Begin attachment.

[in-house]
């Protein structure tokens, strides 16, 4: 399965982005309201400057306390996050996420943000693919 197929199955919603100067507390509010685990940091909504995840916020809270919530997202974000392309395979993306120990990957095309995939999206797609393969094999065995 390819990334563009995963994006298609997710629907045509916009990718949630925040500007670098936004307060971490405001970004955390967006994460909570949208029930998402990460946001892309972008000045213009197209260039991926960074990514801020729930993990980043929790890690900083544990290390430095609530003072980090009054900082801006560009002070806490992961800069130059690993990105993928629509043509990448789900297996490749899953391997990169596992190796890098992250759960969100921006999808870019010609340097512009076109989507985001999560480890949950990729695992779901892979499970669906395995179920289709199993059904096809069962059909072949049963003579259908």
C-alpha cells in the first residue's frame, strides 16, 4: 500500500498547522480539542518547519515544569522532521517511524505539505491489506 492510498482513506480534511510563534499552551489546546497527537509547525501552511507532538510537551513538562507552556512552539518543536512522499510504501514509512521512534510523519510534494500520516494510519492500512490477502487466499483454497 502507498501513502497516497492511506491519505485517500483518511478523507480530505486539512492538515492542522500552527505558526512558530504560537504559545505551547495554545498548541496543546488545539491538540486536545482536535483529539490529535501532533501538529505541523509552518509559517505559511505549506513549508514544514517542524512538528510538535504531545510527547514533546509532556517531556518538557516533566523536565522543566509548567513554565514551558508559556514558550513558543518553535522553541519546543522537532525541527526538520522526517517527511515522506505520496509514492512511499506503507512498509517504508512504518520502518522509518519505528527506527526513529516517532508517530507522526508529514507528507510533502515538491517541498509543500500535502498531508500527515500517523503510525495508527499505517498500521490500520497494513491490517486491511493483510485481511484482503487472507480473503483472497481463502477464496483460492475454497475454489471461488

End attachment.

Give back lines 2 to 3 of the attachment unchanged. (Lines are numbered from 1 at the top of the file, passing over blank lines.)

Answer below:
């Protein structure tokens, strides 16, 4: 399965982005309201400057306390996050996420943000693919 197929199955919603100067507390509010685990940091909504995840916020809270919530997202974000392309395979993306120990990957095309995939999206797609393969094999065995 390819990334563009995963994006298609997710629907045509916009990718949630925040500007670098936004307060971490405001970004955390967006994460909570949208029930998402990460946001892309972008000045213009197209260039991926960074990514801020729930993990980043929790890690900083544990290390430095609530003072980090009054900082801006560009002070806490992961800069130059690993990105993928629509043509990448789900297996490749899953391997990169596992190796890098992250759960969100921006999808870019010609340097512009076109989507985001999560480890949950990729695992779901892979499970669906395995179920289709199993059904096809069962059909072949049963003579259908």
C-alpha cells in the first residue's frame, strides 16, 4: 500500500498547522480539542518547519515544569522532521517511524505539505491489506 492510498482513506480534511510563534499552551489546546497527537509547525501552511507532538510537551513538562507552556512552539518543536512522499510504501514509512521512534510523519510534494500520516494510519492500512490477502487466499483454497 502507498501513502497516497492511506491519505485517500483518511478523507480530505486539512492538515492542522500552527505558526512558530504560537504559545505551547495554545498548541496543546488545539491538540486536545482536535483529539490529535501532533501538529505541523509552518509559517505559511505549506513549508514544514517542524512538528510538535504531545510527547514533546509532556517531556518538557516533566523536565522543566509548567513554565514551558508559556514558550513558543518553535522553541519546543522537532525541527526538520522526517517527511515522506505520496509514492512511499506503507512498509517504508512504518520502518522509518519505528527506527526513529516517532508517530507522526508529514507528507510533502515538491517541498509543500500535502498531508500527515500517523503510525495508527499505517498500521490500520497494513491490517486491511493483510485481511484482503487472507480473503483472497481463502477464496483460492475454497475454489471461488